sealPurdue News

December 9, 2002

Purdue prof says hockey rule changes miss the goal

WEST LAFAYETTE, Ind. – Two rule changes intended to add excitement to professional hockey have unintentionally changed the game's incentive structure and encouraged teams to play for ties, says a Purdue University economist.

Jason Abrevaya

Jason Abrevaya (ah-brah-VAY-ya), an associate professor of economics at the Krannert School of Management, does econometric research, which applies sophisticated mathematical and statistical tools to solve problems and test theories. He turned his tools loose on the National Hockey League, which enacted rule changes to make the game more exciting for fans by reducing the number of games that ended in ties.

"Generally speaking, American sports fans don't like ties," Abrevaya says. "After the game is played for two or three hours, they like to see a winner."

Among major sports, hockey is the only major professional sport in which ties pose a significant dilemma, Abrevaya writes. In the NHL, roughly one out of every seven regular-season games between the 1995-96 and 1998-99 seasons ended in a tie.

"Prior to the 1999-2000 season, the NHL awarded teams two points for a win, one point for a tie and zero points for a loss," Abrevaya says. "The total number of points accumulated by a team dictates final standings, making the playoffs and seeding."

Before the 1999-2000 season began, the league instituted two rule changes:

1. A team that loses in overtime receives one point.

2. Overtime is played with four, rather than five, skaters (plus the goalie).

"The rule changes had the intended effect of reducing the number of ties in overtime games," Abrevaya says. "Before the rule change, 71.1 percent of overtime games ended in ties. After the rule change, only 55.5 percent of overtime games ended in ties."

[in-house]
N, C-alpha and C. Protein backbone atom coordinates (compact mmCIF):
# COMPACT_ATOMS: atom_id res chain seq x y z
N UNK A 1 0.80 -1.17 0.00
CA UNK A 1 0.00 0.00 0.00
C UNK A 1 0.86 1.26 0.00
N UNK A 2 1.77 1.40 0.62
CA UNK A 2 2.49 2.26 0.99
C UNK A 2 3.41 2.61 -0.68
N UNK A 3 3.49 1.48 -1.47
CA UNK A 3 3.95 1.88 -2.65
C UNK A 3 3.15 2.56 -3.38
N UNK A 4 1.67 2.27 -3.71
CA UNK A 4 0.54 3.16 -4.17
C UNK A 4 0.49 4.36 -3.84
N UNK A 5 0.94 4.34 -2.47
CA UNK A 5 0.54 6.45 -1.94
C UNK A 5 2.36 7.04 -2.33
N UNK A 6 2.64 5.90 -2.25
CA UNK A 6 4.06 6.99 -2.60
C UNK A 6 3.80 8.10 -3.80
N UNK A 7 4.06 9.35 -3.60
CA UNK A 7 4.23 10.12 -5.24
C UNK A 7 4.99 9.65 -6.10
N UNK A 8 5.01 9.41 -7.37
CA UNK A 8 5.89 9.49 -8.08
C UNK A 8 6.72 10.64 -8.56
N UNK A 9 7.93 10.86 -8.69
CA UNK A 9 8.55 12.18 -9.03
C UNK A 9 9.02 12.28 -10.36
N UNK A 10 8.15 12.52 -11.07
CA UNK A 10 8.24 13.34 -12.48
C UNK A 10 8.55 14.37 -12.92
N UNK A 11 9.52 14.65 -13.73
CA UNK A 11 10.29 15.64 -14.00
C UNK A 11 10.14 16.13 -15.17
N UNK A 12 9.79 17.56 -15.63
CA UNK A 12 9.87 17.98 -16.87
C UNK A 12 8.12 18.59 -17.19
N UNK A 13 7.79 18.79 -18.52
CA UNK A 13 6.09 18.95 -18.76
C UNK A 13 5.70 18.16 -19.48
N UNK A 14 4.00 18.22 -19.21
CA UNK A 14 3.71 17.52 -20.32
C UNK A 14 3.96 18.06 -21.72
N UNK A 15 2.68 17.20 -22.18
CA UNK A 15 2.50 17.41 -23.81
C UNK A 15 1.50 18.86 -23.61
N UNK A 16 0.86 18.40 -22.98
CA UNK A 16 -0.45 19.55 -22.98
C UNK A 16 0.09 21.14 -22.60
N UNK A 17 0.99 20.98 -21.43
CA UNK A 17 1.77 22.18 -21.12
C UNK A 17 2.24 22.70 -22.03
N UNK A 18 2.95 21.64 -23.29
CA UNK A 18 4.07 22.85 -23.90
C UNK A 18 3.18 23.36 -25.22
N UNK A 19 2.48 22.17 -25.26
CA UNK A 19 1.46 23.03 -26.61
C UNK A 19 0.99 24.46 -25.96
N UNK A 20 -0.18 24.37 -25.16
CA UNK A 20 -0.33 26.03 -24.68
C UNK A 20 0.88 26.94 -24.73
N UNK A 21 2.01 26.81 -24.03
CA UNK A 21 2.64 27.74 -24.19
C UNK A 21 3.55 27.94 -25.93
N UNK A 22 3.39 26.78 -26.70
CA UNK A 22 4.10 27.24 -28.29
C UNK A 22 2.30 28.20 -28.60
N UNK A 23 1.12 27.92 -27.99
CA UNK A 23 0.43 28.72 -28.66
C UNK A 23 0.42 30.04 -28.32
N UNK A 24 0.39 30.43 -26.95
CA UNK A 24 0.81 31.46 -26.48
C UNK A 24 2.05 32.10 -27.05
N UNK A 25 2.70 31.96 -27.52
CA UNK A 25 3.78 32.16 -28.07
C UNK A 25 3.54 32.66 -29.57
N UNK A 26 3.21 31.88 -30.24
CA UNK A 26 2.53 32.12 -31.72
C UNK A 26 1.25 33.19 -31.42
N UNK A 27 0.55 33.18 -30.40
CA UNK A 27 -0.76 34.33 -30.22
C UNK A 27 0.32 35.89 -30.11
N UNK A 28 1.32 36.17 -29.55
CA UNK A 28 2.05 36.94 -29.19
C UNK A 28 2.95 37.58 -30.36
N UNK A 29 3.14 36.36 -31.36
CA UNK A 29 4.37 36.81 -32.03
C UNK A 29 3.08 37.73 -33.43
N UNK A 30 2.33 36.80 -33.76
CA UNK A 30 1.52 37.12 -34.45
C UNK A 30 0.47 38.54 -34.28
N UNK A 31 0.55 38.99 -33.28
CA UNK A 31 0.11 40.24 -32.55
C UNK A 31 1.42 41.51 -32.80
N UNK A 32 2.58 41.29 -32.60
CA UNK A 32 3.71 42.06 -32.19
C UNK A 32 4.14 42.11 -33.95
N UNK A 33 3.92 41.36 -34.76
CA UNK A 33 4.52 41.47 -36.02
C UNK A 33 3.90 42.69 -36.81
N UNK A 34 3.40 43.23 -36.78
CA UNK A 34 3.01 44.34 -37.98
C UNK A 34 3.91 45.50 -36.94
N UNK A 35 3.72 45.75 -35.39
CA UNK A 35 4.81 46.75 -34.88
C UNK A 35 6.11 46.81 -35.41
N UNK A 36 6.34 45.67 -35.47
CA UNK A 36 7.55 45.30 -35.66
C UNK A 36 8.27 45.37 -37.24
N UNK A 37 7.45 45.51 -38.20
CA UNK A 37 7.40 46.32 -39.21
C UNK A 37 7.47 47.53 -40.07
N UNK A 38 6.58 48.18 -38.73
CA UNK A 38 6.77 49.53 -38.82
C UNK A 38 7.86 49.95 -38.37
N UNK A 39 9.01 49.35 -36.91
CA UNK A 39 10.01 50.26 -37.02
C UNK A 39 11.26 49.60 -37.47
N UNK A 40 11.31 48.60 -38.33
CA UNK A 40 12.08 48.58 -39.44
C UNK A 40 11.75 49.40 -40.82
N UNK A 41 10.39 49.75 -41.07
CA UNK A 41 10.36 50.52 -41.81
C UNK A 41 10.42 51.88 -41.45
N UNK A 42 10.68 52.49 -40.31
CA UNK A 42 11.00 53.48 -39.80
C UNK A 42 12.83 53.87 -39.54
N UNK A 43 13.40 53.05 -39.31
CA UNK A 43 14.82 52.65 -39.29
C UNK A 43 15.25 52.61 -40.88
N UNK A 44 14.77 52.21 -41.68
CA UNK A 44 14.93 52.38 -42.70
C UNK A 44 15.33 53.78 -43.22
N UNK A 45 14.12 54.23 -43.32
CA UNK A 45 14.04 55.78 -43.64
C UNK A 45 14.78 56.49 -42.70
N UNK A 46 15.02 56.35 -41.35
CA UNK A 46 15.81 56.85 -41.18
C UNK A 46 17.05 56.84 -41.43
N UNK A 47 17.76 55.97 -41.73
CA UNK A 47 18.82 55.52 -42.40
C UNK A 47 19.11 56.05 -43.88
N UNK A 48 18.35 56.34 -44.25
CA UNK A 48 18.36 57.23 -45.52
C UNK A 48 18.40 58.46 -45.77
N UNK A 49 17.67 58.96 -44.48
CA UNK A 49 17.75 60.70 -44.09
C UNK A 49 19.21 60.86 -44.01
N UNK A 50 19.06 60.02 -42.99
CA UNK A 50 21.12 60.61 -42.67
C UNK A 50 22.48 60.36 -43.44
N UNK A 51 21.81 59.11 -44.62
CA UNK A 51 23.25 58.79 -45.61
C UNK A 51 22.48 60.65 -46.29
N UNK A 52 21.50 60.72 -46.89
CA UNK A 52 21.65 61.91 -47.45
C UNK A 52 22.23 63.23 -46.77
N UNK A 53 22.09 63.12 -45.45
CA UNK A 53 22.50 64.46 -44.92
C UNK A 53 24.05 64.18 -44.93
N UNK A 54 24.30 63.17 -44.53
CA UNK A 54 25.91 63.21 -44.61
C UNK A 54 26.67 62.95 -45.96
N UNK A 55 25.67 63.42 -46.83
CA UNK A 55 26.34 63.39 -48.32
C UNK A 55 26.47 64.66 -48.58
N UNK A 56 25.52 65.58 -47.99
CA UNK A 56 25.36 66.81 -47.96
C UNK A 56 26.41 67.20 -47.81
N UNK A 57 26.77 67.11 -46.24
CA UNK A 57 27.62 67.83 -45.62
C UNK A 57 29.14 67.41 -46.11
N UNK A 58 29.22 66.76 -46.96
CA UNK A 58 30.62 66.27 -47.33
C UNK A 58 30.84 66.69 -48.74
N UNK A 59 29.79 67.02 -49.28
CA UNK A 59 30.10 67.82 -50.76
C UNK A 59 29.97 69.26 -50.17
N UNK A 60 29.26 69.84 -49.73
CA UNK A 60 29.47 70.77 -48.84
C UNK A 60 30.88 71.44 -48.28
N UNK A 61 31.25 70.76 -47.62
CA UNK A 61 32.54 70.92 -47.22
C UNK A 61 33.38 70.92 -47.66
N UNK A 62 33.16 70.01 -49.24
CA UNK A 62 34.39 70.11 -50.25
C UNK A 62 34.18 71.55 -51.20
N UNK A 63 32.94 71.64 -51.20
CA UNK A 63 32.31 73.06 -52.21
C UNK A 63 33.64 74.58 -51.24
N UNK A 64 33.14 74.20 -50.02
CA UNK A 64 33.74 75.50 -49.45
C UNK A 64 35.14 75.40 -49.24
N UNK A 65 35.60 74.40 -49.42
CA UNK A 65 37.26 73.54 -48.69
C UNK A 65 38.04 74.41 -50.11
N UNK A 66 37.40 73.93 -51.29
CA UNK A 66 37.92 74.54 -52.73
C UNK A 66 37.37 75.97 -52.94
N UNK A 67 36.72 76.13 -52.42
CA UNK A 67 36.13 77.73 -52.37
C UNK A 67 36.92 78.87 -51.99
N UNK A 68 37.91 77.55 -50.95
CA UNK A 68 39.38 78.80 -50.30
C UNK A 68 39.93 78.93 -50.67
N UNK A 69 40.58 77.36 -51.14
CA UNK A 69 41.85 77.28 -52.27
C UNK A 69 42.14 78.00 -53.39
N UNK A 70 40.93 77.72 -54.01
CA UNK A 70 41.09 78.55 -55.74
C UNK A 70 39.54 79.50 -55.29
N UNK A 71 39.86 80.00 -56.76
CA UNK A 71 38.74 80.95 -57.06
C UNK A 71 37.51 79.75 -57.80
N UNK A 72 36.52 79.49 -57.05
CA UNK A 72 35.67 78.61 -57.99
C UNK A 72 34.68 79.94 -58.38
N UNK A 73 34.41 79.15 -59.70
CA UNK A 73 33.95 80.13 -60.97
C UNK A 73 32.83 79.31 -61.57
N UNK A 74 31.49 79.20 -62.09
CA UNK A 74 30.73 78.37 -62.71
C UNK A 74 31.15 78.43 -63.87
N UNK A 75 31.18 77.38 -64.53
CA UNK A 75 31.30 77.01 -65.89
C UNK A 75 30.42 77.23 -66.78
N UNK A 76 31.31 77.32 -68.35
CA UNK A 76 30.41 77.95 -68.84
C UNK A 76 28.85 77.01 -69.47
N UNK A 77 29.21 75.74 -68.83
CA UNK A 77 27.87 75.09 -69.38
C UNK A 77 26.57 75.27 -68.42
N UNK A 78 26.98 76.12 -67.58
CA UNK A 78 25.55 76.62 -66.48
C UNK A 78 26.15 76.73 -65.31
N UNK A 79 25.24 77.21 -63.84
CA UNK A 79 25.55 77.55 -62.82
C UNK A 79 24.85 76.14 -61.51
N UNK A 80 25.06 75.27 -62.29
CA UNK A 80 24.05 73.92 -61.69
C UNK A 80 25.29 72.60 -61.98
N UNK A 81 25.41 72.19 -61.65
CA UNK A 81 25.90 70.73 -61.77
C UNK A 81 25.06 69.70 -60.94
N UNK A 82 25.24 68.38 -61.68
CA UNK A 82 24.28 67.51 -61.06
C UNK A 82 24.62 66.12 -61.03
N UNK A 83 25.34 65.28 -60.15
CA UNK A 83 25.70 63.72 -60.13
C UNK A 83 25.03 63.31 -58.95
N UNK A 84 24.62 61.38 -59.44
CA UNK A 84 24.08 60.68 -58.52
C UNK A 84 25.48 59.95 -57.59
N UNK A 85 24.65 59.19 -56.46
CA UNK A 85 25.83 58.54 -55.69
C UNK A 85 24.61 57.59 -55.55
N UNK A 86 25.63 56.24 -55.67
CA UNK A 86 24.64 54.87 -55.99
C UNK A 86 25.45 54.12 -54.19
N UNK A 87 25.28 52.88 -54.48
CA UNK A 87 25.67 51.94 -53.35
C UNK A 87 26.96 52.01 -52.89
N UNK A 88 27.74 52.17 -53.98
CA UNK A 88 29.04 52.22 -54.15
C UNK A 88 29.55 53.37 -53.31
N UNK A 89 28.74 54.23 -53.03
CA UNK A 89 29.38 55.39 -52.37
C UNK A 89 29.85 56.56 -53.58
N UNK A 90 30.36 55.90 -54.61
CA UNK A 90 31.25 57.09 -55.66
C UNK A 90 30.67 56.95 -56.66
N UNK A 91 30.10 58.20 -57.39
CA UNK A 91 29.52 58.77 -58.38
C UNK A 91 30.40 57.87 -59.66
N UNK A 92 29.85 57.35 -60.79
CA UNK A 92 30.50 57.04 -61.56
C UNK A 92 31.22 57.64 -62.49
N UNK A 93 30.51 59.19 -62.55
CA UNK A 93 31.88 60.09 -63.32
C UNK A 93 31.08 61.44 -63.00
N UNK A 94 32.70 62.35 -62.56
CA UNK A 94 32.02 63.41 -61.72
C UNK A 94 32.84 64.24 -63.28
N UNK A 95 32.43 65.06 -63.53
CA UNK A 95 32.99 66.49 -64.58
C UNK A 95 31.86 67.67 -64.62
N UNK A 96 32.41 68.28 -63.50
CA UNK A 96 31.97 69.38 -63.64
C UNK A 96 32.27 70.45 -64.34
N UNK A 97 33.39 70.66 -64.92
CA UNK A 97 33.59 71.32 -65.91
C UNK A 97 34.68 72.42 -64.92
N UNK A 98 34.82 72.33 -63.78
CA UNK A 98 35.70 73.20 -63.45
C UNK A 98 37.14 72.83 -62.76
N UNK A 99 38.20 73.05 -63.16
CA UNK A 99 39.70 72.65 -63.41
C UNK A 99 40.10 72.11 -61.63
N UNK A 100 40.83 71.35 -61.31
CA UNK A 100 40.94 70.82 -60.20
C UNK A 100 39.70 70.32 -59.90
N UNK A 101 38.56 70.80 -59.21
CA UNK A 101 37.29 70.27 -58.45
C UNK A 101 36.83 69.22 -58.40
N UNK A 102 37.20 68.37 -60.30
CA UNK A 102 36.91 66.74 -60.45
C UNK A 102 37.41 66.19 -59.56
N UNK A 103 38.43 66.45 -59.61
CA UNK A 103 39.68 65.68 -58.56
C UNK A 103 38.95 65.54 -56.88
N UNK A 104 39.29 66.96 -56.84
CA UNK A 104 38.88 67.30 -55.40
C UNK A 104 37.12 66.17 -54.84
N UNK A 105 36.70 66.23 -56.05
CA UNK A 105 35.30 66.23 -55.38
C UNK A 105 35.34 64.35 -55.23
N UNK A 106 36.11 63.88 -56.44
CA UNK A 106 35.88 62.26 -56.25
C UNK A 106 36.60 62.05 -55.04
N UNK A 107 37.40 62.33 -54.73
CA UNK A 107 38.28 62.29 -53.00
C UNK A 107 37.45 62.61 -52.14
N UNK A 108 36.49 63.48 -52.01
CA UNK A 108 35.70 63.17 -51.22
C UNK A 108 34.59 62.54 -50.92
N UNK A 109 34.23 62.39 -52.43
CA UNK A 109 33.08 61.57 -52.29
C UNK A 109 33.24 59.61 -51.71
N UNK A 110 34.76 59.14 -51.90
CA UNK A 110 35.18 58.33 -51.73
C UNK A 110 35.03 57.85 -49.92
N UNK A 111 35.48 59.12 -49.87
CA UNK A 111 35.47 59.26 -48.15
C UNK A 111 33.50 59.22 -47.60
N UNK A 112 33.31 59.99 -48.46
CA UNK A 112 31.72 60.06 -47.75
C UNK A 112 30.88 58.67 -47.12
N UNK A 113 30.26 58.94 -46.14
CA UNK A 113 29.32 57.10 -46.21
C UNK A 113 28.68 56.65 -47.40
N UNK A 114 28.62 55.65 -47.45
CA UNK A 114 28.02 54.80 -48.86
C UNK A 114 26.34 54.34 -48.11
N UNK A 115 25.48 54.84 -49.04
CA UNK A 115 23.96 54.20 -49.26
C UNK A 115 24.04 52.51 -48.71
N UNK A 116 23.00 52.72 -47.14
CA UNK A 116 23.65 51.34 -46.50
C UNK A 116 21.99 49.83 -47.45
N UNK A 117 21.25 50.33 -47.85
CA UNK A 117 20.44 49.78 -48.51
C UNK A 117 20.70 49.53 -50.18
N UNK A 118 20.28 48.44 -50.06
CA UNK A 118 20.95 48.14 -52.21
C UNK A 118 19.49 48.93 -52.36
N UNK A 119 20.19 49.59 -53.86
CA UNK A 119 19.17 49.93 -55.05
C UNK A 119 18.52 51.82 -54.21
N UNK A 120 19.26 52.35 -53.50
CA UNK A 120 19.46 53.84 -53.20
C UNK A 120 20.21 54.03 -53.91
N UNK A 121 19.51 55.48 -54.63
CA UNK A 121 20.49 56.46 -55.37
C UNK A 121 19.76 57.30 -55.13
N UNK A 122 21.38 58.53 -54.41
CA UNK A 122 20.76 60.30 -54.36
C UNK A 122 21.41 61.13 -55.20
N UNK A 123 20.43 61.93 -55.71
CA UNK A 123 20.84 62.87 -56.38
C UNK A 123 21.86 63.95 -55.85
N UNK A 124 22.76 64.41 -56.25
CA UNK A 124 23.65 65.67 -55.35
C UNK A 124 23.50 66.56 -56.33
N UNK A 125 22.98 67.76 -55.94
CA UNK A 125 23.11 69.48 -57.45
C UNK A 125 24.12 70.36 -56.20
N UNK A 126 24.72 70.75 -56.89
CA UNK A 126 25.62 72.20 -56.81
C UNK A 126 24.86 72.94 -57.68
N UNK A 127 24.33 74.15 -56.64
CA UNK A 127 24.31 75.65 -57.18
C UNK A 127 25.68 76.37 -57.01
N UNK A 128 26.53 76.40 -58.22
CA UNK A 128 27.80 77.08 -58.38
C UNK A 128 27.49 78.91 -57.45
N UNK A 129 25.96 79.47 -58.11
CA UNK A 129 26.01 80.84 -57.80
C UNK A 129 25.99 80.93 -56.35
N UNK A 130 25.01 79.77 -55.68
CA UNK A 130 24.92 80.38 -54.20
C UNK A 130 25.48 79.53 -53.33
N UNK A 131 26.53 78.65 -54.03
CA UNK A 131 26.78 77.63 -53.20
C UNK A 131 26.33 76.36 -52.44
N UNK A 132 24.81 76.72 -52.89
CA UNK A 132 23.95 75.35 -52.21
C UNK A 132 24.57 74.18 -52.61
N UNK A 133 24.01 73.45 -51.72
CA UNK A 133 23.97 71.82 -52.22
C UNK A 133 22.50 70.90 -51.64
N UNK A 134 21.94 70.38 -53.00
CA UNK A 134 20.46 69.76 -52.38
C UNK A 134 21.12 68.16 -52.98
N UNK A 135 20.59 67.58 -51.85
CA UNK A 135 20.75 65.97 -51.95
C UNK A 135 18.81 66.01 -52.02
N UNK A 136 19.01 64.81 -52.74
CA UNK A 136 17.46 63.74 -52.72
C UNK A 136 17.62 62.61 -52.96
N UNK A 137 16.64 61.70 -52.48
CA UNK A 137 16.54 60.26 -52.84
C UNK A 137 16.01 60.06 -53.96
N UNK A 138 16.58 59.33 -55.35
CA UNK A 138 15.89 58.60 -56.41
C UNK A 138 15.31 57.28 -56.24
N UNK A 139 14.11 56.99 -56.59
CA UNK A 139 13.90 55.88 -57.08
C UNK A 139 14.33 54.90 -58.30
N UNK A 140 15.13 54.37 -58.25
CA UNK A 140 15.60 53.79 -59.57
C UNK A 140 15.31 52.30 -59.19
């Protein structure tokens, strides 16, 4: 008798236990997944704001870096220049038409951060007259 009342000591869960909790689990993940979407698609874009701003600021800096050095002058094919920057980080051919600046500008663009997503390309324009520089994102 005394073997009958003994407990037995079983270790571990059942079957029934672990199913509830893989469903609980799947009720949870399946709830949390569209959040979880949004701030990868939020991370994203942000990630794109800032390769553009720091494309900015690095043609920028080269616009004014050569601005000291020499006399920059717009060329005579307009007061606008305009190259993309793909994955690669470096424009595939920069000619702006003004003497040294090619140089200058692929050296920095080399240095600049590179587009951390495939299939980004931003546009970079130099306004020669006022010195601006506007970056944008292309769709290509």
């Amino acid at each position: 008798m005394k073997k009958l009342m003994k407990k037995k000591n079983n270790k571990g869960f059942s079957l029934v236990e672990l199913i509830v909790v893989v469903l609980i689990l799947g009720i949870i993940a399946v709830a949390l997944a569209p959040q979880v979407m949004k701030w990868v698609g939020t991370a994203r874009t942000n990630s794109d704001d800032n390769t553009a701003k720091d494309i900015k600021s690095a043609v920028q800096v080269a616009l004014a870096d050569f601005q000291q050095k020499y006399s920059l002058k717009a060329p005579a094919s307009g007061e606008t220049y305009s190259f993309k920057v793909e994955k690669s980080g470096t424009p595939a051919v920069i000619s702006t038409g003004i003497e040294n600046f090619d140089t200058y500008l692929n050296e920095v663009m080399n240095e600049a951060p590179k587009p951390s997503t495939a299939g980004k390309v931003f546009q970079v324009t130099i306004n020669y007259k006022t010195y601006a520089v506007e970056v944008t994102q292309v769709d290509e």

In econometric terms, the change is considered statistically significant.

There also was less willingness to settle for a tie and more aggressive play, with a 37.5 percent increase in shots on goal in overtime (5.46 shots on goal in overtime versus 3.97 shots on goal before the rule change).

Abrevaya says from a marketing point of view, this is good for the league.

"A sports league's main objective is to increase and maintain demand for its product by providing excitement and enjoyment to its fans."

The unintended consequence, though, was that there was a 12.1 percent increase (19.8 percent before the rule change and 22.2 percent with the new rules) in the number of overtime games.

"All else being equal, the potential for the available larger pie makes an overtime game an appealing outcome for teams," Abrevaya writes.

Abrevaya is most interested in the incentive effects of the changes for teams.

"There is a perverse incentive for teams to play to reach overtime," he says. "Had the likelihood of reaching overtime remained constant, a more desirable drop in the percentage (from 14.1 percent to 11 percent) of ties would have been achieved."

Abrevaya used the USA Today's online statistical archive of 7,821 regular-season NHL games played from the 1995-96 season through the 2001-02 season. He used a software program to put the data into a usable format and applied probability and regression techniques to come to his conclusions.

Writer: Mike Lillich, (765) 494-2077,

Source: Jason Abrevaya, (765) 496-2689,

Purdue News Service: (765) 494-2096;

Related Web site:
Full text of Jason Abrevaya's research paper


Fit to be tied: The incentive effects of overtime rules
in professional hockey

Jason Abrevaya

This paper examines the incentive effects of different payoff structures in the National Hockey League. A rule change prior to the 1999-2000 season, which changed the way that teams were awarded points in overtime games, provides a natural experiment to test the reaction of teams to a change in playoff structure. The rule change had the desired effect of increasing excitement during overtime play. However, this paper shows that the rule also had the effect of increasing the frequency of overtimes games, an effect predictable from the change in incentives but not one intended by the league.

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